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The Man Trap

  • Episode aired Sep 8, 1966

DeForest Kelley and Jeanne Bal in Star Trek (1966)

Dr. McCoy discovers his old flame is not what she seems after crew members begin dying from a sudden lack of salt in their bodies. Dr. McCoy discovers his old flame is not what she seems after crew members begin dying from a sudden lack of salt in their bodies. Dr. McCoy discovers his old flame is not what she seems after crew members begin dying from a sudden lack of salt in their bodies.

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William Shatner in Star Trek (1966)

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  • Trivia Although this was the first episode to air on NBC, it was actually the sixth episode produced. NBC chose to air this episode first because they felt that it had more action than any of the first 5 episodes and it also featured a monster.
  • Goofs Professor Crater identifies human incisor teeth as having once been fangs. This is incorrect. The canine teeth were originally fangs.

Mr. Spock : Miss Uhura, your last sub-space log contained an error in the frequencies column.

Uhura : Mr. Spock, sometimes I think if I hear that word 'frequency' once more, I'll cry.

Mr. Spock : Cry?

Uhura : I was just trying to start a conversation.

Mr. Spock : Well, since it is illogical for a communications officer to resent the word 'frequency'... I have no answer.

Uhura : No, you have an answer. I'm an illogical woman, who's beginning to feel too much a part of that communications console. Why don't you tell me I'm an attractive young lady, or ask me if I've ever been in love? Tell me how your planet Vulcan looks on a lazy evening when the moon is full.

Mr. Spock : Vulcan has no moon, Miss Uhura.

Uhura : I'm not surprised, Mr. Spock.

  • Alternate versions Special Enhanced version Digitally Remastered with new exterior shots and remade opening theme song
  • Connections Edited into Star Trek: What Are Little Girls Made Of? (1966)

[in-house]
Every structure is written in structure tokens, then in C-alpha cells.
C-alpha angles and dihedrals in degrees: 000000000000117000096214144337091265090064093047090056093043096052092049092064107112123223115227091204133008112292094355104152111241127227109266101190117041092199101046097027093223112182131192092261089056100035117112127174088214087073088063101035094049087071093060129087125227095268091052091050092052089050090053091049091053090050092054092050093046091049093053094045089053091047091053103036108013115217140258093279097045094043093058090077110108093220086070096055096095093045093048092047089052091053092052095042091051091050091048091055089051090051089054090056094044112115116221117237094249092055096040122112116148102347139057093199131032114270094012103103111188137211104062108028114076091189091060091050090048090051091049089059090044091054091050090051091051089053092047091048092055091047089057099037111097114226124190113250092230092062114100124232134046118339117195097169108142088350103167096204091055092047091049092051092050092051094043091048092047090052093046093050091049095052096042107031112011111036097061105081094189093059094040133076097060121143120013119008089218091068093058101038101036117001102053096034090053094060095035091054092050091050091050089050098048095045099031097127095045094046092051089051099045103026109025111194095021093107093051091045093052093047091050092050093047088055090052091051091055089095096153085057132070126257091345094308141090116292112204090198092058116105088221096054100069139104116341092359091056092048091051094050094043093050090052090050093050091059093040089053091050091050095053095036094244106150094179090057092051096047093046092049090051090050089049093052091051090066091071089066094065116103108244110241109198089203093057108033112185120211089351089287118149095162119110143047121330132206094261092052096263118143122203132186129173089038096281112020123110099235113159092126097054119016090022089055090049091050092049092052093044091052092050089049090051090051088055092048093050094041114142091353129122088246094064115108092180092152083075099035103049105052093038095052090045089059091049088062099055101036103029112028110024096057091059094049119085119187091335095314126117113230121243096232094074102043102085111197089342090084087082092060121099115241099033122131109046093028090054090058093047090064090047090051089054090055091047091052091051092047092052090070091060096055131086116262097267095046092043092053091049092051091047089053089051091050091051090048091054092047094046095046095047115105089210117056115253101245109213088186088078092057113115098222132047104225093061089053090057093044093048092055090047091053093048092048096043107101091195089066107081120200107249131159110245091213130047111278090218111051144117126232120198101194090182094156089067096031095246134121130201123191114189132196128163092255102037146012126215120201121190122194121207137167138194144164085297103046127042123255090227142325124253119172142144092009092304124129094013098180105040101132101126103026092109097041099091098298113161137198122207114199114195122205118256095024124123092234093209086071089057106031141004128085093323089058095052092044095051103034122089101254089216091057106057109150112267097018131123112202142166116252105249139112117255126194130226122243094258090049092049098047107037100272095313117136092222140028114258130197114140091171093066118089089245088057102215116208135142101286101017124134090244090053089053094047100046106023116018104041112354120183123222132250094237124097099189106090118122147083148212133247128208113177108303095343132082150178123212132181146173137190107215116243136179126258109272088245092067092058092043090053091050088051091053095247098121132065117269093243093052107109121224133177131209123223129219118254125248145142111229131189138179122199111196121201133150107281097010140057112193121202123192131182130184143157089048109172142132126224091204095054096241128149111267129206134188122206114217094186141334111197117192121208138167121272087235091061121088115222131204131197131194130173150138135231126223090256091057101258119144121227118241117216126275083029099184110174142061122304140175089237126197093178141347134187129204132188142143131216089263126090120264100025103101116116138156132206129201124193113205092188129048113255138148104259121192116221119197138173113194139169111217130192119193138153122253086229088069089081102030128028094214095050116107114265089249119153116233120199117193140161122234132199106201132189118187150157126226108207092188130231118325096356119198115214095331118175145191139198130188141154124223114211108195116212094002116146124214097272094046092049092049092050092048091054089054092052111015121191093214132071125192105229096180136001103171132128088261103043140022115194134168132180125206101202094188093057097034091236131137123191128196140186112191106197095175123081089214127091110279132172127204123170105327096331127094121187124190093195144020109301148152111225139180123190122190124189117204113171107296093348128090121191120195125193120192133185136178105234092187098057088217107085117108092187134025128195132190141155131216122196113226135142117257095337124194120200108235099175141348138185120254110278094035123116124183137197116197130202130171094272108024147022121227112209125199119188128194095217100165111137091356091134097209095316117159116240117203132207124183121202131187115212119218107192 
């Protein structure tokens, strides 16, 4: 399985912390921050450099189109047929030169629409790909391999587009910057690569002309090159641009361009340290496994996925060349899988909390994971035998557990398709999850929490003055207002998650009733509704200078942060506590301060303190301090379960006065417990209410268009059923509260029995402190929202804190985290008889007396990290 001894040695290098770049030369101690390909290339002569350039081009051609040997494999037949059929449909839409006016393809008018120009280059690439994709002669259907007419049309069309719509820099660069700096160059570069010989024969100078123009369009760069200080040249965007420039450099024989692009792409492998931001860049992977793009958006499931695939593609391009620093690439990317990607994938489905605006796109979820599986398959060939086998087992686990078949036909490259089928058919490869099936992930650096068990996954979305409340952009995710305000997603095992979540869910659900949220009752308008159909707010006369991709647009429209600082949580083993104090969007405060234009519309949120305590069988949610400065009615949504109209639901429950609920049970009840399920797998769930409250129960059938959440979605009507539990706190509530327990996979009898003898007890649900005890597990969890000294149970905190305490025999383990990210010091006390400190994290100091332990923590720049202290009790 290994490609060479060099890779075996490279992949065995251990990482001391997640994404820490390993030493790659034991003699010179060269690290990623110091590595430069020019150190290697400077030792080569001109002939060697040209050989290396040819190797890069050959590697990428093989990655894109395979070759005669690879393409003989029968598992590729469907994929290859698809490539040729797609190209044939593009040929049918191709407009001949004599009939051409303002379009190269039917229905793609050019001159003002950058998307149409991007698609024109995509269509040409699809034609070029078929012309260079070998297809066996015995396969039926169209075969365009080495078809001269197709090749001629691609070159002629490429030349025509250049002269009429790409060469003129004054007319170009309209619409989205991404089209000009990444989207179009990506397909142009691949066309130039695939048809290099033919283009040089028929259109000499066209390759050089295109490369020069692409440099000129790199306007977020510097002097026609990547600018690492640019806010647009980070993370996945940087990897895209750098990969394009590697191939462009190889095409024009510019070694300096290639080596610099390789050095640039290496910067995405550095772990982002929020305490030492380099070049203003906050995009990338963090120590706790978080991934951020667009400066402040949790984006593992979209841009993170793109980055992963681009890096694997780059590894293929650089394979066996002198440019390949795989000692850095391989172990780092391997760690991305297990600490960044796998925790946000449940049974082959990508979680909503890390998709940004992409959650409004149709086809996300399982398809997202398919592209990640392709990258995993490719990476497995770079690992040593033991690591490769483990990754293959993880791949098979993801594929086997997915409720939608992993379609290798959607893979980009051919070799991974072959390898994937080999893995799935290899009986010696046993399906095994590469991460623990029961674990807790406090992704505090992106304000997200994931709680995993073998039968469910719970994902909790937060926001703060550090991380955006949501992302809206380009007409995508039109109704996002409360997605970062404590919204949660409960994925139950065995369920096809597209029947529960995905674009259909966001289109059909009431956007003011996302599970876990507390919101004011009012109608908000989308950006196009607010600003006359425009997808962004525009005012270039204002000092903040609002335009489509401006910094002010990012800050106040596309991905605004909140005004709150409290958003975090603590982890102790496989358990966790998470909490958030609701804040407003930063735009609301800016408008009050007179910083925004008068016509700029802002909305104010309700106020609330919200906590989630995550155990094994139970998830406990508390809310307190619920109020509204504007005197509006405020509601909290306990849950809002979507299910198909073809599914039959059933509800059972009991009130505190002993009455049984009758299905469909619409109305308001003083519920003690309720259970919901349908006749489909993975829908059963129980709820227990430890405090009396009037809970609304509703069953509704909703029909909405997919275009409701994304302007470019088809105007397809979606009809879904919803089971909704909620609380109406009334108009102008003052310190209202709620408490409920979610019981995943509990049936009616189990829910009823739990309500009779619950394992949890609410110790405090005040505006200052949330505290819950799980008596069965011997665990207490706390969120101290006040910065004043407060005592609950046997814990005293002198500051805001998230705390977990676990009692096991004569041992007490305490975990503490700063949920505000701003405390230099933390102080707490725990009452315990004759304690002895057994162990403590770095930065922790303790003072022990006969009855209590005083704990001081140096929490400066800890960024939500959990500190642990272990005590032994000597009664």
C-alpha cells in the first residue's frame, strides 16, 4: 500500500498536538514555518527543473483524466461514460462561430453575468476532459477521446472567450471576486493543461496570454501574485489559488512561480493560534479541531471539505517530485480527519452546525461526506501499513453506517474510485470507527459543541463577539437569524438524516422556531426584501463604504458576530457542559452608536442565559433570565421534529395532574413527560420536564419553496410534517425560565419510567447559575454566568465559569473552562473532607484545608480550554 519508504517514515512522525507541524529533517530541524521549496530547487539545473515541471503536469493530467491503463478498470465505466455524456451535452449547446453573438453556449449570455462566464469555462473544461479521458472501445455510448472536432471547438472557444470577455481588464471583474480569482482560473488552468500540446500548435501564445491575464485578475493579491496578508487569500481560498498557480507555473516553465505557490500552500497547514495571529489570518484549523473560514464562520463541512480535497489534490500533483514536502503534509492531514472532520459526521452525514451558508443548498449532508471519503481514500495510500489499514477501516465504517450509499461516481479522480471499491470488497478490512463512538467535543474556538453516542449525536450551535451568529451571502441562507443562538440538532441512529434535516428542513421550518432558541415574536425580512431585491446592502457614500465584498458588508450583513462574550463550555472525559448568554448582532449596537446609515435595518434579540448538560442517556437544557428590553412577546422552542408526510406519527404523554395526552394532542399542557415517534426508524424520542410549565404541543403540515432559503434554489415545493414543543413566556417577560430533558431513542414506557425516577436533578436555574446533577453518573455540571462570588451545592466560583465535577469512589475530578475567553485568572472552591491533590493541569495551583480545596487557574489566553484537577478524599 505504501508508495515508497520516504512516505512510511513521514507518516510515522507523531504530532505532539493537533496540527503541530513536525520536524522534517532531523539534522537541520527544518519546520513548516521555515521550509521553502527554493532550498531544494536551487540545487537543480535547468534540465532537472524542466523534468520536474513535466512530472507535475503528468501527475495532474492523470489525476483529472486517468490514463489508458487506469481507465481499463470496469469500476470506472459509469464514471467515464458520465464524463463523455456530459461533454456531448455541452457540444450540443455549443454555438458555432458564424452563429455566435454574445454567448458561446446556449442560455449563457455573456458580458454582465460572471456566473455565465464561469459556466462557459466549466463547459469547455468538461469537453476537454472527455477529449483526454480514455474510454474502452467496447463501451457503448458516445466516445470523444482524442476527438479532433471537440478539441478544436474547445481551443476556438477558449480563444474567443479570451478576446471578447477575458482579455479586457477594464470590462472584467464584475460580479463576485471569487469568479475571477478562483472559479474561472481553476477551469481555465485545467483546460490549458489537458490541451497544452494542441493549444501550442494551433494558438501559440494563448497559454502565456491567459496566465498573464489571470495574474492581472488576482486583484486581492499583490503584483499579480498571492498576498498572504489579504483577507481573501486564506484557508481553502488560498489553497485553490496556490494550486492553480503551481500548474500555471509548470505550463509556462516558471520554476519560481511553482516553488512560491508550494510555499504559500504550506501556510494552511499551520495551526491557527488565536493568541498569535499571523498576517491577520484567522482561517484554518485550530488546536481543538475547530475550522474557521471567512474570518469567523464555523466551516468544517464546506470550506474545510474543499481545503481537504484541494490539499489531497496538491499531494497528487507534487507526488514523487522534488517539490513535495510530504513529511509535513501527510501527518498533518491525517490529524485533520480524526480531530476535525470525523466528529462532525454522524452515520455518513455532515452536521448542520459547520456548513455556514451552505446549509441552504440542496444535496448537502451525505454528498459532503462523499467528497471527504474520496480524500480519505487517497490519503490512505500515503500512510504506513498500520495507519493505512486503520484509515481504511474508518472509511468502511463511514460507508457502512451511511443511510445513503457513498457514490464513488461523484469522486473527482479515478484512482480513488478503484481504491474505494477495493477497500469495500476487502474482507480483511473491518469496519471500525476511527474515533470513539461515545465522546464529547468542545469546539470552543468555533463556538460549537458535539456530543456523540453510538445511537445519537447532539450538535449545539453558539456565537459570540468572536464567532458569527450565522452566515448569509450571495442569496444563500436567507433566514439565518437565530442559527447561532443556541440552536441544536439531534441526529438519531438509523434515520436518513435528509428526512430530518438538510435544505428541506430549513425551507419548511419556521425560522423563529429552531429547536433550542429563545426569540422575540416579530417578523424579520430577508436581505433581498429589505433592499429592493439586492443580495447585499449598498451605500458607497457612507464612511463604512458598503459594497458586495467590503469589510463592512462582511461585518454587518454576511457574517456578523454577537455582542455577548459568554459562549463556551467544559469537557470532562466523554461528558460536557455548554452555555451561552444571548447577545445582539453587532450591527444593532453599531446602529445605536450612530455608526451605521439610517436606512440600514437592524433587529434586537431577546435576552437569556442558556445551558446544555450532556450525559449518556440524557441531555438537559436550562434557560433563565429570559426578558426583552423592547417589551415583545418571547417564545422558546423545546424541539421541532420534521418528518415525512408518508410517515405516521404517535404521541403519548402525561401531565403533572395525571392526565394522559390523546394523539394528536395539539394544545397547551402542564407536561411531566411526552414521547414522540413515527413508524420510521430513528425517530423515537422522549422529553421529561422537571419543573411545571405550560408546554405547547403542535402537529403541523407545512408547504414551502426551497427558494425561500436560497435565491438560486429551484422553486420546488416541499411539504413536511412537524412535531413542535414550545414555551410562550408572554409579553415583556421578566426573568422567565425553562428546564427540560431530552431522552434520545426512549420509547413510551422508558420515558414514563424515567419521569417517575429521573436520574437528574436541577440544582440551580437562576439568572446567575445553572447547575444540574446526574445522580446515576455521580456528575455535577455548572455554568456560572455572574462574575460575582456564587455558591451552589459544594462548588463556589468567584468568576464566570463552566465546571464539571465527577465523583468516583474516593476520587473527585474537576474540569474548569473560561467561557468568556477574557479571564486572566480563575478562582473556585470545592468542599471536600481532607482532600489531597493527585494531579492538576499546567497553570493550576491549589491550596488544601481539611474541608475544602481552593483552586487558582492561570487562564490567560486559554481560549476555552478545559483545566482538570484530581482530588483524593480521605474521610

• Soundtracks Theme From Star Trek (uncredited) Written by Alexander Courage

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  • planktonrules
  • Dec 5, 2006
  • September 8, 1966 (United States)
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  • Runtime 50 minutes

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  • Package Dimensions ‏ : ‎ 7.32 x 4.19 x 1.12 inches; 6.13 Ounces
  • Release date ‏ : ‎ April 15, 1994
  • Date First Available ‏ : ‎ February 9, 2007
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‘star trek: picard’ pulls back curtain on its borg mystery.

As mystery boxes go, Star Trek: Picard just revealed a significant chunk of what’s inside theirs in the latest episode.

By Phil Pirrello

Phil Pirrello

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'Star Trek: Picard' Borg Cube, Explained After Episode 3

[This story contains spoilers for Star Trek Picard , season one, episode three.]

As mystery boxes go, Star Trek: Picard just revealed a significant chunk of what’s inside theirs in the latest episode.

Following a flashback 14 years prior to the start of the series, when we see why Admiral Picard (Patrick Stewart) retired from Starfleet, “The End Is the Beginning” doubles down on the Romulan’s agenda aboard their salvaged Borg cube (AKA The Artifact) as former drone-turned-bureaucrat Hugh (Jonathan Del Arco) works with Soji (Isa Briones) to mine a group of ex-Borgs for intel in a way that upends everything we know about the Federation’s most lethal enemy. 

Long story slightly less long: The Romulans are plotting something on the evil side (shocker), the Borg’s collective consciousness is critical to that plot, and key players in the Federation have worked and are working behind the scenes to help the bad guys do their thing. From Picard’s resignation to the secret (ish) history of the Borg, here’s how it all breaks down:

Why Picard Retired

“Retired” in this case is a euphemism for “resigned.” Because that’s what the former Enterprise captain had to do when the Federation balked at his proposal for a second attempt to aid the Romulans in their relocation effort following the rogue A-500 androids going all murder-y on Mars’ Utopia Planitia Shipyard — which resulted in tens of thousands of deaths.